TAS Land Tax - Is It Time For A Review?
TAS Land Tax - Is It Time For A Review?
Land Tax is a tax imposed on landowners by the State Government. It is a state-based tax. Some properties are exempt from paying this tax, including:
- a principal place of residence
- land used for primary production
- land owned by religious charitable and education institutions
Land tax is a passive tax - government does nothing for it, and the money raised goes into the “pot”. It is, in the parlance of Treasury, an “efficient tax”, which means it costs little to collect.
The land tax scales are well publicised. The tax is levied at the rate of 1.5c in the dollar above a land value of $350,000, and after an amount of $1837.50 has been levied. Below this threshold, a rate of 0.55% is charged.
Land tax is calculated on the land value of a property – if the land value of the property increases, then so does the tax. Property valuations occur in the municipality revaluation cycle approximately every 7/8 years, with a calculated adjustment being made in each of the intervening years.
It is a significant part of government revenues, being around 10% of all tax collected (9.47% to be precise). States need to show they are doing what they can to raise revenue in order to make their claim against GST funds, and land tax is an important component of that claim.
Land that is exempted from paying tax could also be a significant contributor. Treasury estimates the exemptions to be worth over $230m.
The following table was derived from Treasury Budget paper 1.
In reality, land tax is a tax that is imposed on commercial activity, as most commercial activity (other than primary production) occurs on land that is subject to the tax. And as such, it is related to what a tenant pays the landlord as a recoverable cost, or pays direct to government.
Residential property investors are also levied land tax and - as opposed to commercial landlords - have no means of recovery from tenants other than higher rents - a well publicised issue and a topic for another day.
Our point is this, that the tax cannot be seen in isolation from the commercial world, and in many cases where such charges are set, an increasing impost only damages the ability of the tenant or owner to pay the tax, directly through rental adjustments, or directly to the tax office.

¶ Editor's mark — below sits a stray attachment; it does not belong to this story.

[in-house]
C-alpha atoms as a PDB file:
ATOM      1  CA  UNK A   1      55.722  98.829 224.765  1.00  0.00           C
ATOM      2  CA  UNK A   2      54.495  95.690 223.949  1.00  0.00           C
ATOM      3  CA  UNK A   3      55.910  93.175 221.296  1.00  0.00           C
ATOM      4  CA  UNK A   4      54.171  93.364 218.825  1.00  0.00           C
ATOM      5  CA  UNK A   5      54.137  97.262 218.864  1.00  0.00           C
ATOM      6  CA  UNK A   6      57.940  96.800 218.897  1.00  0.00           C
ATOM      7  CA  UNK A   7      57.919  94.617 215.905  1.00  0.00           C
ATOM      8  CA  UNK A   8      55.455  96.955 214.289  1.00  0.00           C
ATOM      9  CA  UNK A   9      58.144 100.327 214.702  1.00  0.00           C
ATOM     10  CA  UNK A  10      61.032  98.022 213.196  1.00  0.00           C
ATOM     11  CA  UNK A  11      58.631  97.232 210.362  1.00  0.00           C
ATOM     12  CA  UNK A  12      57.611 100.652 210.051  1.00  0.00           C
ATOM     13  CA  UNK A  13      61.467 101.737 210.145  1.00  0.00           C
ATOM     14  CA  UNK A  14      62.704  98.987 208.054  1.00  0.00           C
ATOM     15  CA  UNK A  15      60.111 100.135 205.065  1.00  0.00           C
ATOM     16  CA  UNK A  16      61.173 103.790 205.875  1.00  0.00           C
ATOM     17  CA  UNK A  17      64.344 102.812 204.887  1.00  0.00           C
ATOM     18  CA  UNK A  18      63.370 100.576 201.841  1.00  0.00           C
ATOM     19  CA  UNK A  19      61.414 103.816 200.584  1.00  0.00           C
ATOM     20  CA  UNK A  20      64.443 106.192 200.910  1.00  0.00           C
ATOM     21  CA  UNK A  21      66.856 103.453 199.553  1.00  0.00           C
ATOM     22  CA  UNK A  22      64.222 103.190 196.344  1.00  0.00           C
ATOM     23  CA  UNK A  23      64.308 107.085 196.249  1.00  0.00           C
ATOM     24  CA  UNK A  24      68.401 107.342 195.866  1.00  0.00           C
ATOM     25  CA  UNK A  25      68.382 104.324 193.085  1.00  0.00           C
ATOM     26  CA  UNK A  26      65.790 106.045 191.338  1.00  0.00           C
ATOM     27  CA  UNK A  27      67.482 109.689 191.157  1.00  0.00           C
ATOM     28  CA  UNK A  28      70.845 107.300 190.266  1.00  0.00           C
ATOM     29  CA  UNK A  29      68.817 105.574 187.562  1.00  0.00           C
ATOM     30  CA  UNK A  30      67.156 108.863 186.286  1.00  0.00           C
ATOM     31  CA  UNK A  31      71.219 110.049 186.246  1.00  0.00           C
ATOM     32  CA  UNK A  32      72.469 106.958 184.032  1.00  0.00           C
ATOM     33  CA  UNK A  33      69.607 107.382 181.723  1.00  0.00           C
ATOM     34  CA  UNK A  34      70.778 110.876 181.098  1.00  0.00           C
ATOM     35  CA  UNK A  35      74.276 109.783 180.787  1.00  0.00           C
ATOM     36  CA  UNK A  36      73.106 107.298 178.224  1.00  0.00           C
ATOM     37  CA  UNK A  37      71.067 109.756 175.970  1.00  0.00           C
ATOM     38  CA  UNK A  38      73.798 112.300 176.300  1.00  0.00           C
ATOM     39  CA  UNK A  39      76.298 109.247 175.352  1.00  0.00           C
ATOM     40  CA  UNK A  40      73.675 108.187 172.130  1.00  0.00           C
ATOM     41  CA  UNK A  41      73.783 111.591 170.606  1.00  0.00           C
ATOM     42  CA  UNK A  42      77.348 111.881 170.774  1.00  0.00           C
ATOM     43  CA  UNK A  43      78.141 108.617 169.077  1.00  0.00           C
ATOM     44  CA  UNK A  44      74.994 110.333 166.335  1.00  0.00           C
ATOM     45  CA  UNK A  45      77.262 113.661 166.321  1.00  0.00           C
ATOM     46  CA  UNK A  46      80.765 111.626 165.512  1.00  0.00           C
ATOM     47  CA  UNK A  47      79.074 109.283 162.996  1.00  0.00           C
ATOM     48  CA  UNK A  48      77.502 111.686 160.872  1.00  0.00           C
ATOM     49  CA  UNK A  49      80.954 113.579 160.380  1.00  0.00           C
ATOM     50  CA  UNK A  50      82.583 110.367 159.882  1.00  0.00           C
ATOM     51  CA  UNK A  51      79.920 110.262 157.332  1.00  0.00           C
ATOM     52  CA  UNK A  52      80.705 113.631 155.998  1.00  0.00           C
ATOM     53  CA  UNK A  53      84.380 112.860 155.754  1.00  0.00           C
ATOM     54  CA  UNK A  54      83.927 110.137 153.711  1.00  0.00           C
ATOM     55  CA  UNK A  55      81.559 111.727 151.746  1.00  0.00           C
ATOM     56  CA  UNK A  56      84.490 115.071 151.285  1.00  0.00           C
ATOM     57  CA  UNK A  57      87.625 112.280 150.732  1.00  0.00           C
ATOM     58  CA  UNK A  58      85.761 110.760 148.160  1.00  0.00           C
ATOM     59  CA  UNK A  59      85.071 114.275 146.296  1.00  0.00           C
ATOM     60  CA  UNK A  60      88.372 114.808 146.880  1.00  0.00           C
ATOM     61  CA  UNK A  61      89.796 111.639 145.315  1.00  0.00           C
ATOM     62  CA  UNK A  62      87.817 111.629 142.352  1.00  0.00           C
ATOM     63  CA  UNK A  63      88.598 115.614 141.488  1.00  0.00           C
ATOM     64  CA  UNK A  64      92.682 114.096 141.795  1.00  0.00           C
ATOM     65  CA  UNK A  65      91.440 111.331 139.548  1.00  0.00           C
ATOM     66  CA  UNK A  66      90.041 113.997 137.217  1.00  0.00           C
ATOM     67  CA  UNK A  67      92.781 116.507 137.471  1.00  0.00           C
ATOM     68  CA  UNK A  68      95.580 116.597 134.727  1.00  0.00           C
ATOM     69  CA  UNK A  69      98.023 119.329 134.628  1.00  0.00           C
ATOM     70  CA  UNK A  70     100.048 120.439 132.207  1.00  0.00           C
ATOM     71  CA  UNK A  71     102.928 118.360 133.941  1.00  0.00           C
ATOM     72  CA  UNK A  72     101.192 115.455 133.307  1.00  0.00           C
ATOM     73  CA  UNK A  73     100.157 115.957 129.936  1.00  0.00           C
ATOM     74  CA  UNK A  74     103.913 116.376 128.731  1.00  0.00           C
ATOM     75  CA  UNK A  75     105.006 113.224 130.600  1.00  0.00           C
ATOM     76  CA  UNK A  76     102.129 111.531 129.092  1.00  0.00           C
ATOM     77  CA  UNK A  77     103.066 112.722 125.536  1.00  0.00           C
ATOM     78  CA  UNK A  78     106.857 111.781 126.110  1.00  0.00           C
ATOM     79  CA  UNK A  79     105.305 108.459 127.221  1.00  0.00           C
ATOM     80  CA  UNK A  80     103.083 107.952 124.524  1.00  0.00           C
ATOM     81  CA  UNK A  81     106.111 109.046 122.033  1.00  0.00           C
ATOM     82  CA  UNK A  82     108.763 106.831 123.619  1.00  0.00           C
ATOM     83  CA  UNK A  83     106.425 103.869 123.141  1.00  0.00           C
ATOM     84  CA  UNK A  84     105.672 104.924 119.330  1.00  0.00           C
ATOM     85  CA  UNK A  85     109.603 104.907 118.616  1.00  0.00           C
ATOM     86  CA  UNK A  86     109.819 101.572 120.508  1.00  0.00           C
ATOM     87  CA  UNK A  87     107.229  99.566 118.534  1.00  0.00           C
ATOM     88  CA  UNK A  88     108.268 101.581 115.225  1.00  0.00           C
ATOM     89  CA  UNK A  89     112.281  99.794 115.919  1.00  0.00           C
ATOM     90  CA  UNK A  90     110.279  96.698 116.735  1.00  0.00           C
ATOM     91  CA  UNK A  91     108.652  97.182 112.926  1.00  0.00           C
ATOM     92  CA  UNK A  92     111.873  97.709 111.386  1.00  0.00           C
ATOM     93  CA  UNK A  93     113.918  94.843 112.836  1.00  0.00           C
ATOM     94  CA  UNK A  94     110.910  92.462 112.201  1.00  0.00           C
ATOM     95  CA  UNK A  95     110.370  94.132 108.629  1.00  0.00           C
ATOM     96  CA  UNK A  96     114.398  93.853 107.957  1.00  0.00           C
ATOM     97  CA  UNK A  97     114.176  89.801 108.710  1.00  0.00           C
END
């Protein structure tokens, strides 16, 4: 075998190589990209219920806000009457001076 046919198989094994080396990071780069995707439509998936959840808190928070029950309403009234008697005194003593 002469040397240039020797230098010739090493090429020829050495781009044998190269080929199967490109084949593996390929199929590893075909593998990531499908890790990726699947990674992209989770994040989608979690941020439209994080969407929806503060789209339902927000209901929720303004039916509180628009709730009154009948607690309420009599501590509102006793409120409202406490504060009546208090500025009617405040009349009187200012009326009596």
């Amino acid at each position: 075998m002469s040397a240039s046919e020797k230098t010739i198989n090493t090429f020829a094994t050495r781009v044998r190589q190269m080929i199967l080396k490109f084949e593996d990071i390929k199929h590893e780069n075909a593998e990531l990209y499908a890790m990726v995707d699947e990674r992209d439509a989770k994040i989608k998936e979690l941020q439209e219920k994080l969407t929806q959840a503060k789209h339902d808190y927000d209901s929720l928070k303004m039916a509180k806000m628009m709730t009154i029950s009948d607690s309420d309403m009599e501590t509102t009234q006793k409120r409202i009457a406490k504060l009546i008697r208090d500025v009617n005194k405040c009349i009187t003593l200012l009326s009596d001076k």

In recent times, property values have increased significantly, and valuations have followed suit. In part, this has been driven by developer demand, and partly by an increasing interest in the property market generally. The rate of increase is already having an effect on a tenant’s ability to pay, with a result that defaults are rising.
In the “real world”, we are witnessing a continuing housing crisis, and it is now being reported that people in work are finding it difficult to meet the costs of living, which includes the cost of renting a property. In a market where demand and supply rule the day, added imposts make it that much more difficult to weather the storm.
And in the commercial world, the net profitability of the enterprise subject to the tax is also affected, particularly so where margins, contracts and prices are pre-set. Already many retailers are pulling the pin, and shops are idle.
These effects are not solely the result of land tax, but it is a contributing factor.
The City of Hobart will be confronting its next municipality revaluation cycle in the near future. If the land value of the municipality was to increase by say 20% is it reasonable for Treasury to benefit from a corresponding windfall of revenue growth of an “efficient tax” of 20% or should the scale be reviewed.
As can be seen from the table, there is much that can be said regarding one tax versus another tax, or whether the exemptions themselves need to be reviewed. However, we make this critical point to government that the rate of tax on land charged cannot be divorced from commercial reality, and the time has come to reconsider the thresholds and the rates controlling the tax take.